I remember when that rumor started going around, and I'm sure it's one of the ideas they are still kicking around. I like the idea of that one, because it would ensure that the audience got some of the answers they've been wanting. I'm starting to dig that Reporter idea though, because it would give a plausible reason for someone to keep the cameras rolling. My only hope though is that it doesn't take place at the same time. Let's set it for the next day or a little bit further down, where the monster has been rampaging for a while and people are getting more and more desperate. Then it's not the same type of 'chase' or 'race' movie like the first one, but has a different feel to it.
You could set it right after when the bomb went off. but then do you move it to another city? By that time the monster has no food, the little ones dont have food, and the city should be pretty much destroyed.
The only issue is with the monster I dont see a TON of potential with it unless they develop it a little further. Is it still just pissed off and destroying crap or does it have a purpose? And will it do anything beyond swing its arms and destroy buildings? That was cool the first time, time to think of something new.
Also wasn't it a tenticle that destroyed the bridge? The monster had no tenticles....
And lets leave the CGI people from Battle LA out of it since they think they should be involved with the story lol....last thing i want is cloverfield to turn into a robot and all we get is a bunch of explosions with no point to the story....
See Soldier, that's why I say they need to take it away from the handheld style. By expanding the scope you'd be able to answer those questions about the monster (why it's doing what it's doing, how it's operating, etc) while being able to expand on the action past waving his arms around and smashing buildings.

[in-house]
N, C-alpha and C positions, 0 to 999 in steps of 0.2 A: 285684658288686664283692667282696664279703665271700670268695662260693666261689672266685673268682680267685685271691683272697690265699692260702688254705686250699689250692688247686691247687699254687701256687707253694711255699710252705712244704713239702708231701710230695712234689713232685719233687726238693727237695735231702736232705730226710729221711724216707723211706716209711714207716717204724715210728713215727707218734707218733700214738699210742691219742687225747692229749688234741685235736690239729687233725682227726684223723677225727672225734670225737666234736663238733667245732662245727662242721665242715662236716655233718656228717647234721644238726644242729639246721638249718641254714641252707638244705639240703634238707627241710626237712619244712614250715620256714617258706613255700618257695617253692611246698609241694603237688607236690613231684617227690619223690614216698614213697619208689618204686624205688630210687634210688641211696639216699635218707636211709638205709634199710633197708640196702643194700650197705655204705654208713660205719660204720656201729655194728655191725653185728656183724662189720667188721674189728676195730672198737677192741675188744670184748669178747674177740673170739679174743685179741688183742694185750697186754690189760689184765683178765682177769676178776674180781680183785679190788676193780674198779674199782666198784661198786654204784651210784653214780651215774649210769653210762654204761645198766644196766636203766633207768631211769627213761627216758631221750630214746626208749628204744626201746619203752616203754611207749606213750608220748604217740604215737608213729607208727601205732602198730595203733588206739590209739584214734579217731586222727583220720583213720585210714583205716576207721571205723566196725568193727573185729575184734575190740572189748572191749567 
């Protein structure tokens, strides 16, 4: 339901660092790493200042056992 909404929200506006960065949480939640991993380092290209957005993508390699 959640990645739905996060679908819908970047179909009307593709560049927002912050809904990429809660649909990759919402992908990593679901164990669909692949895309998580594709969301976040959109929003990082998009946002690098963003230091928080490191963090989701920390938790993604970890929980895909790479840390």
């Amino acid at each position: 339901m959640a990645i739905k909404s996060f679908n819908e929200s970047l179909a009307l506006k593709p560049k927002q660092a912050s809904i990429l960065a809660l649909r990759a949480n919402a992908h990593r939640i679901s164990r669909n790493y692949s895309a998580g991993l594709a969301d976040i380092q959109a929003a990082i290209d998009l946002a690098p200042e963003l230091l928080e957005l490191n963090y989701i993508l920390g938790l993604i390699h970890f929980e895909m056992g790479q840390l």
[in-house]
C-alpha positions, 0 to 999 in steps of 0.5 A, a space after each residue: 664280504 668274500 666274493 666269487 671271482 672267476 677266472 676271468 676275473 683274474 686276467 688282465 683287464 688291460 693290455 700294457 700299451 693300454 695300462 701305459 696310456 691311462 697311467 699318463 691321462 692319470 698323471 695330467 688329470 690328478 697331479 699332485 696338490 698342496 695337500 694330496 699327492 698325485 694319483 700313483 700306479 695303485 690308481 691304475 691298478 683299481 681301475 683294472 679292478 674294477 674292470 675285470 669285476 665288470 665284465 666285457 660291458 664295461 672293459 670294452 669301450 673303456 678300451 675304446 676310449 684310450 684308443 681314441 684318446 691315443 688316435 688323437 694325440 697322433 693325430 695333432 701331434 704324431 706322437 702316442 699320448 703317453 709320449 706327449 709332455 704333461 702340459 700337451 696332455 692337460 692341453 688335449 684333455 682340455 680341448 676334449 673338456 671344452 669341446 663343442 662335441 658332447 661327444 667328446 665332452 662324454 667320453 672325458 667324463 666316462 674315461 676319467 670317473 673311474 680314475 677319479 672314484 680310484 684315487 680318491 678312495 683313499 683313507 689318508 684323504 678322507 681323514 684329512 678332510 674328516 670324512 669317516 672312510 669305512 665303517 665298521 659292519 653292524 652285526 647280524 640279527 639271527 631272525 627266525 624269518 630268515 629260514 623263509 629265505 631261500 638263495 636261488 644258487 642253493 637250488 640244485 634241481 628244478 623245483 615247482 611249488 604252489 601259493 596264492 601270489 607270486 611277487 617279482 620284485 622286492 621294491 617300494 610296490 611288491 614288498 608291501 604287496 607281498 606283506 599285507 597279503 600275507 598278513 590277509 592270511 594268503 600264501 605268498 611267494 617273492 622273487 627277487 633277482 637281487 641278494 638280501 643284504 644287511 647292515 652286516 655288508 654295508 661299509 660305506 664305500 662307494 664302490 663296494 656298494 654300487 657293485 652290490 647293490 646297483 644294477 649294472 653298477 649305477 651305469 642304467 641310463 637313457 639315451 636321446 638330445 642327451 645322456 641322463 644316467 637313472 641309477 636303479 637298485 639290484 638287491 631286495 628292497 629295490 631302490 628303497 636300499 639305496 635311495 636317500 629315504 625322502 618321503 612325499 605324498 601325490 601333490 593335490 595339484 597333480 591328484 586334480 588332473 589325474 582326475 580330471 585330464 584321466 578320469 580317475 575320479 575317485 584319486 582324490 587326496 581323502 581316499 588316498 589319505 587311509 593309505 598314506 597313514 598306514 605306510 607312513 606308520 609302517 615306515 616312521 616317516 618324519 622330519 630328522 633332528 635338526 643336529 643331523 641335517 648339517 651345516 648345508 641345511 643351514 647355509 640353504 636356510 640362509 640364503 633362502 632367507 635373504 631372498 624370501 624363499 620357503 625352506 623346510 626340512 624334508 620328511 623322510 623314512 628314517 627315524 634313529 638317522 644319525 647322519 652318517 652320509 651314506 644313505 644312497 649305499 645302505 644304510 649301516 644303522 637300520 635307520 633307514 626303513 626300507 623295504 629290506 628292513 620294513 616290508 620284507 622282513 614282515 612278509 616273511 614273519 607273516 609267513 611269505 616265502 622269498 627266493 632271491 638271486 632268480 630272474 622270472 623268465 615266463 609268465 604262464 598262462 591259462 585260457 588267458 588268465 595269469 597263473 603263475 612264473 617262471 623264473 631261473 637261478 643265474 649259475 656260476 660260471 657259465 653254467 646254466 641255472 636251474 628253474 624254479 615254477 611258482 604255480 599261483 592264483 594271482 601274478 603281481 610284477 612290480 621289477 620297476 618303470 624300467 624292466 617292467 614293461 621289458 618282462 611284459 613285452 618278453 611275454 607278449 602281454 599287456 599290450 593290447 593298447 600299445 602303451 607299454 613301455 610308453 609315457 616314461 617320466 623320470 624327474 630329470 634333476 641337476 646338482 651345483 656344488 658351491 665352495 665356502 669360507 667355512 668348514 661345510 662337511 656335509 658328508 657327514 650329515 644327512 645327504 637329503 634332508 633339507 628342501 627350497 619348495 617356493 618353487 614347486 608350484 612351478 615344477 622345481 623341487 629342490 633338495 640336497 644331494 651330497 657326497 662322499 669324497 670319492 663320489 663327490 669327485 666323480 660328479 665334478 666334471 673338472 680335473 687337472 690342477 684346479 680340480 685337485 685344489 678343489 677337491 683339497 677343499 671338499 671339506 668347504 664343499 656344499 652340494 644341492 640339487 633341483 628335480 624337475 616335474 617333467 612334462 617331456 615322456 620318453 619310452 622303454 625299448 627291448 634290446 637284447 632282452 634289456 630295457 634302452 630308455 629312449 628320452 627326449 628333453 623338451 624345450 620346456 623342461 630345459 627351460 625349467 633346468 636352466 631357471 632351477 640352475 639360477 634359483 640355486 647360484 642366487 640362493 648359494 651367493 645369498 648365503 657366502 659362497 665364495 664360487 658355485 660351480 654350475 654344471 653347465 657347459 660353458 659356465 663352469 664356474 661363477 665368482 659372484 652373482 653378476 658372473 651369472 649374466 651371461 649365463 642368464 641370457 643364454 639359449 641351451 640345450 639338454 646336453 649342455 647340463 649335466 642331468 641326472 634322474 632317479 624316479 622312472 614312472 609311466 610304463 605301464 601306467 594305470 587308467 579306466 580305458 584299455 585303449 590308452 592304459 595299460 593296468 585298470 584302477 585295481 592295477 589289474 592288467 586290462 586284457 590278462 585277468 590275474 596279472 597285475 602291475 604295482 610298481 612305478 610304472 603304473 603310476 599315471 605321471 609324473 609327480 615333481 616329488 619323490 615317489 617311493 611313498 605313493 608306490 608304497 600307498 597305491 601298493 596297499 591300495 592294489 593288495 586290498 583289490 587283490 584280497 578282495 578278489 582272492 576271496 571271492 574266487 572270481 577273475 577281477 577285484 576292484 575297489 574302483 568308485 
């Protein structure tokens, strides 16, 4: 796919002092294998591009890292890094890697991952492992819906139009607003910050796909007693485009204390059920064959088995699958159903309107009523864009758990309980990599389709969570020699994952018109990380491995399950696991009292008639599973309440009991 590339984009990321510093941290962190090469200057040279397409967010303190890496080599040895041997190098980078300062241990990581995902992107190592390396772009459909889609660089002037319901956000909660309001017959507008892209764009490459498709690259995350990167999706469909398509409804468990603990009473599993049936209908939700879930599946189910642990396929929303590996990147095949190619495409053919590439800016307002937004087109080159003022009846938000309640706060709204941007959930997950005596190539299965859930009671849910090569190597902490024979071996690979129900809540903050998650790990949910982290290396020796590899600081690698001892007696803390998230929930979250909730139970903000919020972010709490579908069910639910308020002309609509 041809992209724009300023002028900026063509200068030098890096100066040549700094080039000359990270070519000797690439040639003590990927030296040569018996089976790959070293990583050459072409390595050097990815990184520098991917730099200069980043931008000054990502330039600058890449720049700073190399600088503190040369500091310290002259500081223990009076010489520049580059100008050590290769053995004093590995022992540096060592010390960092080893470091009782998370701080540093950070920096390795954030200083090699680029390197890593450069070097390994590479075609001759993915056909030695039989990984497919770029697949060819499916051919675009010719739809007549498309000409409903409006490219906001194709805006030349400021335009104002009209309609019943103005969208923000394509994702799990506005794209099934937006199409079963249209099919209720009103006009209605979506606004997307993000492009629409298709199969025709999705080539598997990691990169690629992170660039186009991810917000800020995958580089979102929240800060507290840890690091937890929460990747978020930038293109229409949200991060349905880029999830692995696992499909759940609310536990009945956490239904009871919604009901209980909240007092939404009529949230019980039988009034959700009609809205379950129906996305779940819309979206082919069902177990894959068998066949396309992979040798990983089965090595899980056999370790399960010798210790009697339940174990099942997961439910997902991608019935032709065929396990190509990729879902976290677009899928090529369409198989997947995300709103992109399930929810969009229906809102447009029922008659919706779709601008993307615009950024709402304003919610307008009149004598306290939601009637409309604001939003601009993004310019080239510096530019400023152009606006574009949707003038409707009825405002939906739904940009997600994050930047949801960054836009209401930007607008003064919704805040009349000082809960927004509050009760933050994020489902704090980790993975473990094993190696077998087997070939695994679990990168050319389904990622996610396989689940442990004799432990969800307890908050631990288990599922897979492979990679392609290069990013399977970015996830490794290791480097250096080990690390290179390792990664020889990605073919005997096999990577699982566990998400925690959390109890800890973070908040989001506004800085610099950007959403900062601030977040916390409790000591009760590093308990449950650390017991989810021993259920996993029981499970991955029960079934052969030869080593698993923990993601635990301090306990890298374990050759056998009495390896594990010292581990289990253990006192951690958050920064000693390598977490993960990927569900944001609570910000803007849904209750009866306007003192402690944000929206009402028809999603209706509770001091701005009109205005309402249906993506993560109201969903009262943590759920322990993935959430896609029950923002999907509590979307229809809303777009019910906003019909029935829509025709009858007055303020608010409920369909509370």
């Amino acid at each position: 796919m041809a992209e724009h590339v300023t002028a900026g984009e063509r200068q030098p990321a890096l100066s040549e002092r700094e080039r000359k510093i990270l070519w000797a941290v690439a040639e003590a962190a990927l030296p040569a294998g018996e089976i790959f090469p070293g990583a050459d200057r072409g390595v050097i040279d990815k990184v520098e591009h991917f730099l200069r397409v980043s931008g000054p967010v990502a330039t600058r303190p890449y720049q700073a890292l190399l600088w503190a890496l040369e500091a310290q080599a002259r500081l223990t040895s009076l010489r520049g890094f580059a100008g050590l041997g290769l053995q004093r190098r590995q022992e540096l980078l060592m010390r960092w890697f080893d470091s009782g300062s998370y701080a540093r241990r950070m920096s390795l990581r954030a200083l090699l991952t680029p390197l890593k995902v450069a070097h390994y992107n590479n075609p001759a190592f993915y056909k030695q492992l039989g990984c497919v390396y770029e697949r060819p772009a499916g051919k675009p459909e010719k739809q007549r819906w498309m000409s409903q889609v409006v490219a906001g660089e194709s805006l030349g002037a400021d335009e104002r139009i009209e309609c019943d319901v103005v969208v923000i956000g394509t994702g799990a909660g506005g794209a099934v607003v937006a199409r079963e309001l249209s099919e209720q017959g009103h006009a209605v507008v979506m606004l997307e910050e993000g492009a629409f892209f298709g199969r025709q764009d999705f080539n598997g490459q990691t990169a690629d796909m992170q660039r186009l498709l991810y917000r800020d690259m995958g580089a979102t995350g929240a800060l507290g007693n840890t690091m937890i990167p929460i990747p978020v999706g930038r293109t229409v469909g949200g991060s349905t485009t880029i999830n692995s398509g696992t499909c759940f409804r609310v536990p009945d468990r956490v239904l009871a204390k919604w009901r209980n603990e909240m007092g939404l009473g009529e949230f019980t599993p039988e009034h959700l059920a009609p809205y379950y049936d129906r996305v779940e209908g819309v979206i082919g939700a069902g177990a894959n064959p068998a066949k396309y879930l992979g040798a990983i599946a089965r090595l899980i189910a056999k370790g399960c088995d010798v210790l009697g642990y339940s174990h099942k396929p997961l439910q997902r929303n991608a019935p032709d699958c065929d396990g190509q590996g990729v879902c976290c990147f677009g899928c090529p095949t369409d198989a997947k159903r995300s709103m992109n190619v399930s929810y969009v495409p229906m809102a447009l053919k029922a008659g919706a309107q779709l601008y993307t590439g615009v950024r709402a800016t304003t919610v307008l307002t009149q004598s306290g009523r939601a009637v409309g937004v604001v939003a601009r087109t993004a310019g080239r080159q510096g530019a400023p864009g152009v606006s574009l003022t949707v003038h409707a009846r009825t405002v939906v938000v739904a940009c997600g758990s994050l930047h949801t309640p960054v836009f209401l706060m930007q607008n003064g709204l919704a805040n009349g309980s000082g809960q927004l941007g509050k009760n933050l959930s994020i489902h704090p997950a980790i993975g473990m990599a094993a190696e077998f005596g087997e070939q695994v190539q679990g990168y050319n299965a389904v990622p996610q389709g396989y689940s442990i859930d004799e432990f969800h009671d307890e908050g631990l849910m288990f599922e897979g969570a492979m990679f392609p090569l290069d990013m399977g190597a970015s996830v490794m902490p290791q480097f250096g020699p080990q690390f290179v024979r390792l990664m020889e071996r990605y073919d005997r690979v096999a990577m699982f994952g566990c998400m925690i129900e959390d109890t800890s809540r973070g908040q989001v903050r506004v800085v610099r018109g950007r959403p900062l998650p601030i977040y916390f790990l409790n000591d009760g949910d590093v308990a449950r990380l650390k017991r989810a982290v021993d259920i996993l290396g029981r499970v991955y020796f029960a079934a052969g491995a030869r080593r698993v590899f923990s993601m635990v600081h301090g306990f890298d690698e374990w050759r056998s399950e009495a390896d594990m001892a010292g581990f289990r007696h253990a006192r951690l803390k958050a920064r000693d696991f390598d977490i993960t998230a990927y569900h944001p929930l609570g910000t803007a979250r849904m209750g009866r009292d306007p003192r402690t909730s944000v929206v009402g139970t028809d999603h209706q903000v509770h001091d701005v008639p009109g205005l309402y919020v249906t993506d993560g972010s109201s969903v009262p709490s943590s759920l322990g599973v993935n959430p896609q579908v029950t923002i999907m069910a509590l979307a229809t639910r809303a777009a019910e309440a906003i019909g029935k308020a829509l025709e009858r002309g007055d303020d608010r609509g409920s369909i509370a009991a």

I think you could keep the handy-cam style and still get those answers. If you put the camera in the hands of a reporter, it's only natural that the reporter would be seeking out answers and pose inquiries and such that would allow a way for them to provide all the answers needed.
The only problem with the reporter idea is who exactly would they ask to get those answers. The army is clearly busy dealing with the situation and definitely wouldn't be willing to speak with the press about it, and pushing even further would only stretch the suspension of disbelief. Not saying that it couldn't work, but personally, I'd prefer a wider angle.
I loved the handheld style of Cloverfield, but I don't think that's the only thing that made it awesome. I could see them having success with a tight-perspective on the characters without having someone holding the camera through it all. It would be interesting to see this movie on a broader scale that could cover the entire country as opposed to the one incident. It would be very different, but could be just as epic.
I'm surprised it isn't next in line after how Let Me In performed at the box office.
Yeah, that's a very good point. I'm not even sure what he has lined up next either. I was hoping that after his last film "Let Me In" he'd movie on into this sequel.
As big as this was, and as many fans of it are out there, I'm really surprised they aren't working harder to make this happen. Maybe they are just really opposed to the ideas of sequels and want to do more original works, but as interested as they seem in a sequel I don't know why it's not happening.
I really hope to see this one day...soon, preferably!